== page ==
Infection control in the operating room: is it more than a clean dish?

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Purpose of review

Healthcare-associated infections (HCAIs) are driven by a complex interplay between host defenses, pathogen traits, and pathogen transmission. A better understanding of each of these factors is required to extend infection control beyond antibiotic therapy to improvements in basic preventive measures that can achieve sustained HCAI reductions. The purpose of this article is to review recent advancements in our understanding of these issues for the operating room environment.

Recent findings

The importance and implications of intraoperative bacterial transmission have been solidified, and hyper transmissible, virulent, and antibiotic resistant bacterial strains have been characterized. As a result, a best practice for improved intraoperative infection control has been delineated. Little advancement has been made in our understanding of the efficacy of higher inspired oxygen concentrations, improved postoperative glucose control, perioperative normothermia, and prophylactic antibiotic selection, timing, and dose for HCAI prevention.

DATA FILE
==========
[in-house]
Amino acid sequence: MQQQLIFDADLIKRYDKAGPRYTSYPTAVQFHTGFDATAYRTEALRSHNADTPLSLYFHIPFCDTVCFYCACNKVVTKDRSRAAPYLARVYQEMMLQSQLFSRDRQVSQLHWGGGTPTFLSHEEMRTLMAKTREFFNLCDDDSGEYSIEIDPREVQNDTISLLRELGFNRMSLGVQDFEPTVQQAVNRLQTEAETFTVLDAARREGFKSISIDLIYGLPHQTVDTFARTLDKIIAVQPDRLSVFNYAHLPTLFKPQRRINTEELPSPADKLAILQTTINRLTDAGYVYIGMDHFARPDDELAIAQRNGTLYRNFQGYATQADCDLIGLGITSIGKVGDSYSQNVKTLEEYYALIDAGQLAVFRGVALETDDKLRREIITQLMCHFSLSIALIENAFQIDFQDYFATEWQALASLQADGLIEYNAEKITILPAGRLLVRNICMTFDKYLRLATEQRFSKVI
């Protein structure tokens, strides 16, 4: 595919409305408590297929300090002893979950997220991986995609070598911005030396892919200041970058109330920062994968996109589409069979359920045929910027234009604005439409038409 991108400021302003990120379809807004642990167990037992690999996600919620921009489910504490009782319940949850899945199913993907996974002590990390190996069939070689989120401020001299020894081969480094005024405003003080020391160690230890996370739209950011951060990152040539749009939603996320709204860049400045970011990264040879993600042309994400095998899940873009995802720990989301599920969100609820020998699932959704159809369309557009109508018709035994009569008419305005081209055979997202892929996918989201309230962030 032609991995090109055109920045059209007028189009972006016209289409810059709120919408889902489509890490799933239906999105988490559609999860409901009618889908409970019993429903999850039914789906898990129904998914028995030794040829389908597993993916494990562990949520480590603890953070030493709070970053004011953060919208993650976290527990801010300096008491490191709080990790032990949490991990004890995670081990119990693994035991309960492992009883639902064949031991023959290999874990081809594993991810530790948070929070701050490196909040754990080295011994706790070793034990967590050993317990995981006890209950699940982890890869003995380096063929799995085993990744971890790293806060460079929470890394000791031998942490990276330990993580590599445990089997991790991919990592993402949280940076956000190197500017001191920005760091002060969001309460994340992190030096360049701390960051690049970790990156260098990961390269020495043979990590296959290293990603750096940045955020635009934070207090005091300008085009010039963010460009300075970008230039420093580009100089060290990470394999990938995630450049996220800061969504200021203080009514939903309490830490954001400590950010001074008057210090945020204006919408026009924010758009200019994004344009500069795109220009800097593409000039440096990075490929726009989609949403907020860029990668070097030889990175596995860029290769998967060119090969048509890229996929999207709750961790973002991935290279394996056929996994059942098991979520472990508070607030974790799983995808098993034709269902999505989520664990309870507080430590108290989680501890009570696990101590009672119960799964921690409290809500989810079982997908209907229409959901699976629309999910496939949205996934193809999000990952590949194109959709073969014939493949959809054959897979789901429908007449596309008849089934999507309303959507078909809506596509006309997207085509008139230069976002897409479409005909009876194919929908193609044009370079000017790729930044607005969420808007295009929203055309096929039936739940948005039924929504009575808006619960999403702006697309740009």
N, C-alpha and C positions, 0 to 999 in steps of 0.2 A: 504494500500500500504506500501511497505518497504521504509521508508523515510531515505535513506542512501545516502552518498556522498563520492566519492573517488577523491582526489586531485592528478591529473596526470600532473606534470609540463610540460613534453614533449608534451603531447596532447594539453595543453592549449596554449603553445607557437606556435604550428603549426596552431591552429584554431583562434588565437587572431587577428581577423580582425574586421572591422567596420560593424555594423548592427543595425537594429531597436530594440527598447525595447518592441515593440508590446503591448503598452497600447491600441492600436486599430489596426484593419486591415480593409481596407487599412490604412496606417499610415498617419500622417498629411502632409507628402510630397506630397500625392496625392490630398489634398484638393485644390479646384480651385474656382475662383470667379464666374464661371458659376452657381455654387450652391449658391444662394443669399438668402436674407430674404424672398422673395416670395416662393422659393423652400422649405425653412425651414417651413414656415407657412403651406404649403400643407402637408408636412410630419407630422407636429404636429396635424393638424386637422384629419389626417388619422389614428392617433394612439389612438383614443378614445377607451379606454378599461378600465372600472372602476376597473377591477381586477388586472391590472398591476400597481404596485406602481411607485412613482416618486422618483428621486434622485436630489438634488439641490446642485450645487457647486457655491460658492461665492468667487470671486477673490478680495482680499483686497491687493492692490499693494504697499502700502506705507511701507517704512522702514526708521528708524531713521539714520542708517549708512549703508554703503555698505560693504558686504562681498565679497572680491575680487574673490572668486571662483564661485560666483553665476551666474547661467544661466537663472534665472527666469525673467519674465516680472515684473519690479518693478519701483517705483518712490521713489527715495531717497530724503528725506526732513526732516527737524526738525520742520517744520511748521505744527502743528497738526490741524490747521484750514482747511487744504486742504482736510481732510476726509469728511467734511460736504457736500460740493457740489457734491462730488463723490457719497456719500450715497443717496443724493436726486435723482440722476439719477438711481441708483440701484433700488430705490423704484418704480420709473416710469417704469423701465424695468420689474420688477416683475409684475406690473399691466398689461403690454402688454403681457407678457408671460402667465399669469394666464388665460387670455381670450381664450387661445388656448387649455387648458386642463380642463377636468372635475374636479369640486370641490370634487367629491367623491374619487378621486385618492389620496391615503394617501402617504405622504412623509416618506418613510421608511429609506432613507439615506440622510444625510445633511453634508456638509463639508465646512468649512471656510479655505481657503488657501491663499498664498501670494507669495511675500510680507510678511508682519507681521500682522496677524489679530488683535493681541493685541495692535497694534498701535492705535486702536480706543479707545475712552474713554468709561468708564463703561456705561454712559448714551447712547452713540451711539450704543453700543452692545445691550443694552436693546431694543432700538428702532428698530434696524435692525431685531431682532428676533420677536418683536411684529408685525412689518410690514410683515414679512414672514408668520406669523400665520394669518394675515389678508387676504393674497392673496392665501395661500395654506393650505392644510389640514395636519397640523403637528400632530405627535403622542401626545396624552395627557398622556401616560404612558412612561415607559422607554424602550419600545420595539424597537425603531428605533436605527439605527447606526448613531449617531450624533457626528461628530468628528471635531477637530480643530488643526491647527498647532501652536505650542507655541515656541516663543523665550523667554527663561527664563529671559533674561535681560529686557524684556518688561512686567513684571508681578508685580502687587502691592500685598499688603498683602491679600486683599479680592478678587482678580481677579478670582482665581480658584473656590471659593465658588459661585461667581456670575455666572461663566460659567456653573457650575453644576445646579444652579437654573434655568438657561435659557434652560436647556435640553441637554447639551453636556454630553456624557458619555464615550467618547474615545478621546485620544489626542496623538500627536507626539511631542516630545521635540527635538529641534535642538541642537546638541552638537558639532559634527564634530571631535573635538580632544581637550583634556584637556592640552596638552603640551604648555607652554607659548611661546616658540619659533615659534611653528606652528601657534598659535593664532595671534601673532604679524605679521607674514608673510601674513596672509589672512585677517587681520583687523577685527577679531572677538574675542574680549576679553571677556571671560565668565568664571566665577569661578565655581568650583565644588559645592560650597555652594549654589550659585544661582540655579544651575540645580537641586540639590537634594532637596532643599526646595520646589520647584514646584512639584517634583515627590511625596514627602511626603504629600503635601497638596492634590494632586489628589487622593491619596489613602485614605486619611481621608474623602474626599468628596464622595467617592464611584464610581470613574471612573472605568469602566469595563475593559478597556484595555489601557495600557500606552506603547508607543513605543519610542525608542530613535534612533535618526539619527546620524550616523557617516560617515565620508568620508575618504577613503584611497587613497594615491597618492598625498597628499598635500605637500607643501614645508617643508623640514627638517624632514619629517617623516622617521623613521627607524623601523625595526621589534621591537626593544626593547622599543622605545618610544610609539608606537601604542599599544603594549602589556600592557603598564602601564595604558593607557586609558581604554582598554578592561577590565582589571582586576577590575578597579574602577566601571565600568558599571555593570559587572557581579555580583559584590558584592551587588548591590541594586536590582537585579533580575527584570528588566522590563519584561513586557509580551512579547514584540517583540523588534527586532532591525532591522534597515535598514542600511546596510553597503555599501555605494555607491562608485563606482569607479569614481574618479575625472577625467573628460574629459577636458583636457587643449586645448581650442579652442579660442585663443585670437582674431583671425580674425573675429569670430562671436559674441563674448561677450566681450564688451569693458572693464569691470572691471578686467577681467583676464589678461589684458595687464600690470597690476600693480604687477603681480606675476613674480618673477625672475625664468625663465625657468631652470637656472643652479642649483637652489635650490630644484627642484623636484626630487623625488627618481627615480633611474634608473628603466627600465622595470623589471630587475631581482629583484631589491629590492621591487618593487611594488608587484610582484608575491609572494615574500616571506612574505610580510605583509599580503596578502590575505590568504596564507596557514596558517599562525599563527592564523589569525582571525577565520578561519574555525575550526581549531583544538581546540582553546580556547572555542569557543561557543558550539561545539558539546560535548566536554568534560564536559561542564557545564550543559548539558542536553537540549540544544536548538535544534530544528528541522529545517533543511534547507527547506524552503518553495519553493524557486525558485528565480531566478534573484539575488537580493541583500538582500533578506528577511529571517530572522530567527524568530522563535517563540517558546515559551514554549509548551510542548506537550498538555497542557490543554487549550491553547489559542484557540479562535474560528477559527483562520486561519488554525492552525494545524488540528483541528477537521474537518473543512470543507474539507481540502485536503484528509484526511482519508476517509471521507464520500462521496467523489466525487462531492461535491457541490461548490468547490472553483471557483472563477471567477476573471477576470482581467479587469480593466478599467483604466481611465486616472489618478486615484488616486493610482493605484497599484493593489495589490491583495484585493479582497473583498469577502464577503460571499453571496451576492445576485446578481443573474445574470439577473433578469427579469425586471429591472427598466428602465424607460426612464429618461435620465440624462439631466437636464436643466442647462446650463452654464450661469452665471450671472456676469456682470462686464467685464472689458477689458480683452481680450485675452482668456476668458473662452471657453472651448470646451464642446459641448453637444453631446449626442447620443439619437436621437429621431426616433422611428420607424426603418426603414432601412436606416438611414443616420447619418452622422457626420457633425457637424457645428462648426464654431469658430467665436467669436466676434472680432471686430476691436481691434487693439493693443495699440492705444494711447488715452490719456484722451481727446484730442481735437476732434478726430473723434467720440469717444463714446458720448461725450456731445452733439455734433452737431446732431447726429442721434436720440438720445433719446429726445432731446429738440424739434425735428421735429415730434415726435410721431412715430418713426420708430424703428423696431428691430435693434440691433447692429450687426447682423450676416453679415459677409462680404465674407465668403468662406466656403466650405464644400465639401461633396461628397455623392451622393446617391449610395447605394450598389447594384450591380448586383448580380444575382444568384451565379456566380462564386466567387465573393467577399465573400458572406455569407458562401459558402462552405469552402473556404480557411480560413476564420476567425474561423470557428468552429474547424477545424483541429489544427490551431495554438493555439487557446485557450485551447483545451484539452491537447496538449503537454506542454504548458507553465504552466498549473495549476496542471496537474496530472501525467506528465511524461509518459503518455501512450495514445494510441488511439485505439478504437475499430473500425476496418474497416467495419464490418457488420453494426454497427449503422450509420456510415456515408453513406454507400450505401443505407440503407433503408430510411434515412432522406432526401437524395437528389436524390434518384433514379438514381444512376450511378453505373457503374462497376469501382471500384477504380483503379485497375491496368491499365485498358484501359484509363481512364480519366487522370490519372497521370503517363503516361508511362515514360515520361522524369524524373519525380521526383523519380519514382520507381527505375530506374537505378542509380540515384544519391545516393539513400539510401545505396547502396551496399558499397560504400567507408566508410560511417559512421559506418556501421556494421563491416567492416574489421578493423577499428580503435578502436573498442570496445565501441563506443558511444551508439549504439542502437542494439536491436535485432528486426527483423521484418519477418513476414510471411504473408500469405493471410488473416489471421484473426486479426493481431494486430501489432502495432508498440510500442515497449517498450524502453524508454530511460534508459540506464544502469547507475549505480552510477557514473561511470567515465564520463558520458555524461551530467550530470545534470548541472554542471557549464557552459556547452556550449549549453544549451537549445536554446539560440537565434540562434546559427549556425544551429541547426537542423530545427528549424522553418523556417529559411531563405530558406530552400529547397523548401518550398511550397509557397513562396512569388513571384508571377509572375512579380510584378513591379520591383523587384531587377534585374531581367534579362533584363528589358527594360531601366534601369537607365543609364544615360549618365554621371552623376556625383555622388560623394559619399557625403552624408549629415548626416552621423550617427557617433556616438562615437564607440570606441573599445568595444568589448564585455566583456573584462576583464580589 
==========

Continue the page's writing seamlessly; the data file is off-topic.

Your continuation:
Recent work has led to the development of evidence-based hand hygiene, environmental cleaning, patient decolonization, and intravascular catheter design and handling improvement strategies. Evidence suggests that a best practice for postoperative infection control is a multimodal program that utilizes these interventions to target patient, provider, and environmental reservoirs in parallel. The development of novel diagnostic tools for targeted attenuation of hyper virulent, transmissible and resistant strains/strain characteristics is indicated to improve patient decolonization efforts.

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